England are one win away from a first major trophy since 1966 but standing in the way of the Three Lions and European glory is a revitalised and vibrant Italy.
While Gareth Southgate’s side enjoyed a successful run in the 2018 World Cup, narrowly losing to Croatia in the semi-finals, this is Italy’s first appearance in a major tournament since the 2016 European Championship.
The World Cup in Russia was the first time Italy had not qualified for a major tournament in 60 years but, since Roberto Mancini took over in 2018, they have gone 33 matches unbeaten and are in the 2020 Euro final.
Here is everything you need to know about key figures in this Italy side.
Italy: Gianluigi Donnarumma; Giovanni Di Lorenzo, Leonardo Bonucci, Giorgio Chiellini (captain), Emerson Palmieri; Nicolo Barella, Jorginho, Marco Verratti; Federico Chiesa, Ciro Immobile, Lorenzo Insigne
England: Jordan Pickford; Luke Shaw, Kyle Walker, John Stones, Harry Maguire, Kieran Trippier; Declan Rice, Kalvin Phillips, Mason Mount; Harry Kane (captain), Raheem Sterling
Italy have won 28, drawn eight and lost only two under the former Man City boss, while also breaking their own international record of going 19 hours without conceding before Austria scored against them in the last 16.
Italian football has traditionally been associated with miserly defending and a reluctance to play expansively, even when a game is won. Until this summer, Italy had never scored more than two goals in a European Championship match, despite winning the competition once and twice finishing as runners-up.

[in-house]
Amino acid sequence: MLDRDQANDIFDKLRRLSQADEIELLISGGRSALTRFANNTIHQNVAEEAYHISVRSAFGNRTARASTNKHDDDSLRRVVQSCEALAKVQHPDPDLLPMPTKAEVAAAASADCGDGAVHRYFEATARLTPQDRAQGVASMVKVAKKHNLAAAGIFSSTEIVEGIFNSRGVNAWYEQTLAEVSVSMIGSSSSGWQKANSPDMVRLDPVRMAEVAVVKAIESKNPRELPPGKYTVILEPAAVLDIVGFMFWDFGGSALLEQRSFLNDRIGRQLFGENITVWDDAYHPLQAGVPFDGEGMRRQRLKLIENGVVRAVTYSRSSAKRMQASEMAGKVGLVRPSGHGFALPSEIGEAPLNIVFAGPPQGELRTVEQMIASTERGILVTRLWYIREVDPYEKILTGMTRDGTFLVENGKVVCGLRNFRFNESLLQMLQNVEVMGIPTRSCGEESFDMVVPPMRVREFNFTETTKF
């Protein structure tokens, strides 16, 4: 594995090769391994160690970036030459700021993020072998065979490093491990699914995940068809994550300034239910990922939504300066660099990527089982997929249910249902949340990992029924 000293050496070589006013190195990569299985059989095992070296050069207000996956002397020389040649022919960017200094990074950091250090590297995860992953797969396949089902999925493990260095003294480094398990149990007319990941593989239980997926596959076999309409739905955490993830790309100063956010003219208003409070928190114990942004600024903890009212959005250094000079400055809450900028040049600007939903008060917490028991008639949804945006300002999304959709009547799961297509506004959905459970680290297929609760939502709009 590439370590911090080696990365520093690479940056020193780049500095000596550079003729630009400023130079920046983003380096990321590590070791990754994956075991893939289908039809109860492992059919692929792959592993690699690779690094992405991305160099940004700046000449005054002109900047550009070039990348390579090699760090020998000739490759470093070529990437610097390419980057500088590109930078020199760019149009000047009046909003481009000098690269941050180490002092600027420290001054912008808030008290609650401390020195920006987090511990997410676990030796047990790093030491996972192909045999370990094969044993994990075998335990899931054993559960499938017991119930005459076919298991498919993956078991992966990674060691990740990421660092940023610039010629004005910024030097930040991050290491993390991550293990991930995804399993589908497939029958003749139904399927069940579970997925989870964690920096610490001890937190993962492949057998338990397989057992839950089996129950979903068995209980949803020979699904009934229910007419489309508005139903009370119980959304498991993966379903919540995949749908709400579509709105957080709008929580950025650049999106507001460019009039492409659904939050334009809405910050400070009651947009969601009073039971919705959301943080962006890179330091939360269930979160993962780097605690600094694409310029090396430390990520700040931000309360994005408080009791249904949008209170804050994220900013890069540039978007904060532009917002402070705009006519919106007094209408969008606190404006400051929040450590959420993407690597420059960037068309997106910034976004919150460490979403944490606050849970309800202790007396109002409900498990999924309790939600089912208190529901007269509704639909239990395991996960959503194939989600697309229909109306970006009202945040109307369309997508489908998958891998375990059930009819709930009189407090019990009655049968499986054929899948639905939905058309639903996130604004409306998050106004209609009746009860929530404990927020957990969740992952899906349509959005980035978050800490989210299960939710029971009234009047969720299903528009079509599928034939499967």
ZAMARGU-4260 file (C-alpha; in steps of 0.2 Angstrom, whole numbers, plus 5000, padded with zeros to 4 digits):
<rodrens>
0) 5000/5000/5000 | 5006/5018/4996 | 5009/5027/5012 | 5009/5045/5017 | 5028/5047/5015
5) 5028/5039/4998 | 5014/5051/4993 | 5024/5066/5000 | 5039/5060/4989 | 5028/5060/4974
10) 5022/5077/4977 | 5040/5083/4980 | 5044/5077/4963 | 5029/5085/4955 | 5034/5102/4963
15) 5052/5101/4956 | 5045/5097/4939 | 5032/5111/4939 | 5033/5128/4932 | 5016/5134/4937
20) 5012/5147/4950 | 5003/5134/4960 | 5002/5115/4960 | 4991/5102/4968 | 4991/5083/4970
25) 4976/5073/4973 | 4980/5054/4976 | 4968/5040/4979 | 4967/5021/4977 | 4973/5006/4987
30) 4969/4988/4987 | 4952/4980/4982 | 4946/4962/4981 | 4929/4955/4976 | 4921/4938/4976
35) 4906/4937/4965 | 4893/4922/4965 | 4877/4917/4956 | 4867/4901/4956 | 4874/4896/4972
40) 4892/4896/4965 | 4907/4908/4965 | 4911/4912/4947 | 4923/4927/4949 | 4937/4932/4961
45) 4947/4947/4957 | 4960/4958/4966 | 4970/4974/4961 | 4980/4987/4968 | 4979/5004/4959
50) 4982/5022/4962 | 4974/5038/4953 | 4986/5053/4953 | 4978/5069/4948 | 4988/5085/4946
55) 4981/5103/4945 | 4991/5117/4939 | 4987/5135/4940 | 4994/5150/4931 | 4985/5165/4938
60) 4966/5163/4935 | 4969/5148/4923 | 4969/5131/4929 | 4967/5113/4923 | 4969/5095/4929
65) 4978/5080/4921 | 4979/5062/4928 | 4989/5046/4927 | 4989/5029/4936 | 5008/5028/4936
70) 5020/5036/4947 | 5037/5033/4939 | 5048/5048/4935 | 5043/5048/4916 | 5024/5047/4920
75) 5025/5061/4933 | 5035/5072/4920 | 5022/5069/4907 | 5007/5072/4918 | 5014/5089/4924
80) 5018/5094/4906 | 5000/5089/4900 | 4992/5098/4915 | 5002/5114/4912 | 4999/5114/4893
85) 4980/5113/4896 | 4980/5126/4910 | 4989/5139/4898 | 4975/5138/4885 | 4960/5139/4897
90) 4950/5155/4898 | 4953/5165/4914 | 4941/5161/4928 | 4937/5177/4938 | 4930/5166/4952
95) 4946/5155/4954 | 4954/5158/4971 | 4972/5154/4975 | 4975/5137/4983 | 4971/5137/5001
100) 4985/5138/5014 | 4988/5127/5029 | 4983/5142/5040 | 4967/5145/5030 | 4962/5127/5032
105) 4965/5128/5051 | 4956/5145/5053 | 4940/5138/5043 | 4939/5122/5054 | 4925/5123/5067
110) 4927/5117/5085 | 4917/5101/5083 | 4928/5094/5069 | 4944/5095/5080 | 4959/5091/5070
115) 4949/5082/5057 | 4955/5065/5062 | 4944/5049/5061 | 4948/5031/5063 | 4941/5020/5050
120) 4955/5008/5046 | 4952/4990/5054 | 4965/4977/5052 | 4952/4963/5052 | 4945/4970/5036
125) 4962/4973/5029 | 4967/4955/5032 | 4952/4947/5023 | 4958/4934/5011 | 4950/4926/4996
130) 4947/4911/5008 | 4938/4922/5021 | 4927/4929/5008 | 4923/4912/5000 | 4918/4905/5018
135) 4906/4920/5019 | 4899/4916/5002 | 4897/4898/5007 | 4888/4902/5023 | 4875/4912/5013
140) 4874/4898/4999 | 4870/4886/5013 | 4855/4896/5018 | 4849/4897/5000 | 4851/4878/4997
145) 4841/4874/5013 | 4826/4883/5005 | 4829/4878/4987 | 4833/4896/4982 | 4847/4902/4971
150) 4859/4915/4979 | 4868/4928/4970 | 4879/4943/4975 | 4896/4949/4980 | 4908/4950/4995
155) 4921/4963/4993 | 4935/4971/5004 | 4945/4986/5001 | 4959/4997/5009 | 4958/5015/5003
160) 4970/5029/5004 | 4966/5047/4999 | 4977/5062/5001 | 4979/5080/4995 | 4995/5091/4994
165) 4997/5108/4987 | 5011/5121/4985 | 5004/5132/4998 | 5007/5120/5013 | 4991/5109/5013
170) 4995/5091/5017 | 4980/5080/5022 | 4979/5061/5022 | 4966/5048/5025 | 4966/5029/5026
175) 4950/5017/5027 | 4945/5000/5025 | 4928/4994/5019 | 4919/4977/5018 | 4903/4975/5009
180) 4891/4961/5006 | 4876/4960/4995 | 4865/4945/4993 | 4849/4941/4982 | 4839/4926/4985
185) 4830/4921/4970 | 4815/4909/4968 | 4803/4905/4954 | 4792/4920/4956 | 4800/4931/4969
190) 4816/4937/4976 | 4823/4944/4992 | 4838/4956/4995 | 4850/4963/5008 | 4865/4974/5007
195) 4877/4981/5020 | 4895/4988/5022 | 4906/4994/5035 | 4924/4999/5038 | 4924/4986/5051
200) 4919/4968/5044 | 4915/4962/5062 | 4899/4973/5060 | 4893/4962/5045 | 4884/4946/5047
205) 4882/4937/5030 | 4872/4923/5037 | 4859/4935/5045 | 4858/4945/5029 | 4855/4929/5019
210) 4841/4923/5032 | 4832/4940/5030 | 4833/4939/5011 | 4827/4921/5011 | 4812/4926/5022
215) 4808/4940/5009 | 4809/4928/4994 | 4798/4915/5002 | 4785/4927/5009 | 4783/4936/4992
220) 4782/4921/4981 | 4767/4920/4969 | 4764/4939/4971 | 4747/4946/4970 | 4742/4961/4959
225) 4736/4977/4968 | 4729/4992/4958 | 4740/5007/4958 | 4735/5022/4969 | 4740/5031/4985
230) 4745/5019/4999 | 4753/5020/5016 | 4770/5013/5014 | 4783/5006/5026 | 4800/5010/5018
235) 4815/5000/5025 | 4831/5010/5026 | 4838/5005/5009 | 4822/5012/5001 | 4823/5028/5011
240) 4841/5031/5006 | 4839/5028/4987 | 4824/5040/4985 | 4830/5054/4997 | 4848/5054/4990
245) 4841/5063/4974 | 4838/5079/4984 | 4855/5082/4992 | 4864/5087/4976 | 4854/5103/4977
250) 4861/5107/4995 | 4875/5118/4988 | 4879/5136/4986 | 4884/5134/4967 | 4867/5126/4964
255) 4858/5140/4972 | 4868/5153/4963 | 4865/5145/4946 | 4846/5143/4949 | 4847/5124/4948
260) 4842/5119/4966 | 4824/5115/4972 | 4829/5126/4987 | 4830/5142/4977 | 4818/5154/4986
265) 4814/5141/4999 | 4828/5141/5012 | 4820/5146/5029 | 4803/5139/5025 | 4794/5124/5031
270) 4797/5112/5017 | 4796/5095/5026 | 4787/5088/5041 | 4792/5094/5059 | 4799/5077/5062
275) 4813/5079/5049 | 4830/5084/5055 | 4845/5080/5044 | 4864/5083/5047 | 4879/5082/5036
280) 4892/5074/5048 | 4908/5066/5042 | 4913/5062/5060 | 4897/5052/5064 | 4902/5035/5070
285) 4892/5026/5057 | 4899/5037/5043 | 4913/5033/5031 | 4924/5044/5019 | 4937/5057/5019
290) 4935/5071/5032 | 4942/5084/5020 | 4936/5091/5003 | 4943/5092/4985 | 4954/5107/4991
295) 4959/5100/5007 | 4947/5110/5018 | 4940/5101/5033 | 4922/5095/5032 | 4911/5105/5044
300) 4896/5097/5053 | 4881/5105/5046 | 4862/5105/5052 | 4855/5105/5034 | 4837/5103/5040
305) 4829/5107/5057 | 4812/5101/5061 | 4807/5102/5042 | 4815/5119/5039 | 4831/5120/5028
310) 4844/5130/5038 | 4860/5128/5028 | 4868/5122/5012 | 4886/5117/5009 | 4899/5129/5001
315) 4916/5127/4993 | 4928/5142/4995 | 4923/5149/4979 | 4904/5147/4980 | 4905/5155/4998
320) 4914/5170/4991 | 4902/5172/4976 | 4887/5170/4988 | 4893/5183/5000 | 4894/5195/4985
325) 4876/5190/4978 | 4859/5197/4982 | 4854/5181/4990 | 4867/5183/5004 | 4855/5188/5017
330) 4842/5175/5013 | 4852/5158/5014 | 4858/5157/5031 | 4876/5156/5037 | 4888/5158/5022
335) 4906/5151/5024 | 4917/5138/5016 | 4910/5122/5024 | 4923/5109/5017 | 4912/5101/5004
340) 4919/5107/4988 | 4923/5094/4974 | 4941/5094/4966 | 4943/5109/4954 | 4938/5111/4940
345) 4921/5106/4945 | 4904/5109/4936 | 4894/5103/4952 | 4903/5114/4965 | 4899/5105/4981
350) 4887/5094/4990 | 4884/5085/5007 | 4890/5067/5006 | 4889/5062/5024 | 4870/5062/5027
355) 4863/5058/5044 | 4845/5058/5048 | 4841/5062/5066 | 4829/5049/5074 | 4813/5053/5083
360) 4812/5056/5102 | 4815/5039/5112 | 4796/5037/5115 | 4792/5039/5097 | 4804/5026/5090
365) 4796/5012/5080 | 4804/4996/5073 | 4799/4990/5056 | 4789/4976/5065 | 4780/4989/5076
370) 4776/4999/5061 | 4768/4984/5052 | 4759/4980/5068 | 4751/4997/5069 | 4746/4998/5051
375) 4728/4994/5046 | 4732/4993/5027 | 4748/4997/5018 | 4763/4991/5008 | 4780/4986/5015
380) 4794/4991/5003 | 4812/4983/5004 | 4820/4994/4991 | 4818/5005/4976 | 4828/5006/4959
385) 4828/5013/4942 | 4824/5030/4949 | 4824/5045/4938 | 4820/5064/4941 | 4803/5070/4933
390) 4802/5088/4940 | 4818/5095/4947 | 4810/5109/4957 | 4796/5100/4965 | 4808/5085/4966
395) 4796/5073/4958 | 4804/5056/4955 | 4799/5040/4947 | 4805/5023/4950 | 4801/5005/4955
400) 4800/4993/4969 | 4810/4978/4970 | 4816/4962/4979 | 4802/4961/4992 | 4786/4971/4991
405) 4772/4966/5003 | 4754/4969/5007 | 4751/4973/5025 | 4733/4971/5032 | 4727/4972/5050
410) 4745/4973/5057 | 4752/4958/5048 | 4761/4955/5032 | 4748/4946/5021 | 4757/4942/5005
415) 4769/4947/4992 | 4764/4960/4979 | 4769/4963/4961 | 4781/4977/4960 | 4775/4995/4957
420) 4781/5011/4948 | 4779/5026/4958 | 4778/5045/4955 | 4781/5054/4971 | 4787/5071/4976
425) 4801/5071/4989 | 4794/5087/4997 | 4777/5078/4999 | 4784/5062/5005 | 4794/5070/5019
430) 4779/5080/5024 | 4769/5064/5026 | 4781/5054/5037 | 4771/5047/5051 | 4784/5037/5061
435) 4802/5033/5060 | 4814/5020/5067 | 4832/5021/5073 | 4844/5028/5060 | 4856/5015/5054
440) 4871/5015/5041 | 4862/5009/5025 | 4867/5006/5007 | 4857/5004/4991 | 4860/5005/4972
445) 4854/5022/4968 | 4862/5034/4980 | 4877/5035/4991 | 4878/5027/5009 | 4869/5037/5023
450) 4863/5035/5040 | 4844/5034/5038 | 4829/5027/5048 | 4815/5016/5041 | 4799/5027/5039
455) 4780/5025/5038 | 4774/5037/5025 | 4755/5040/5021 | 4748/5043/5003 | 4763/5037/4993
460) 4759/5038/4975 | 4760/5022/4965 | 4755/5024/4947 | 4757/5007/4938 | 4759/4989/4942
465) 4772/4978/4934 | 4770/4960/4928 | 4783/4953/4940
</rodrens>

In this tournament, however, adopting Manini’s new adventurous style of play they won their first two games 3-0 against Turkey and Switzerland blowing both teams away with vibrant performances full of attacking intent.
You never have to look too far though for signs of that old Italian art of defending to be in evidence.
Chiesa becomes timeless
Federico and Enrico Chiesa have become the first father and son to score in the European Championship, but where Enrico’s Italy did not get out of the group stage of the 1996 Euros, Federico is looking to go all the way to glory.
At 23, Juventus’ Chiesa has emerged as a nation’s favourite, scoring two goals this tournament so far including a superb curler against Spain in the semi-final, already half of his father’s international goal tally.
Gareth Southgate is more than familiar with Chiesa senior – after clashing with him in Italy’s goalless draw with England in Rome in 1997, which secured World Cup qualification for the Three Lions.
This time around Southgate will have to watch from the touchline unable to make that thunderous tackle that upset Enrico so much and hope that Chiesa doesn’t score against his England on Sunday.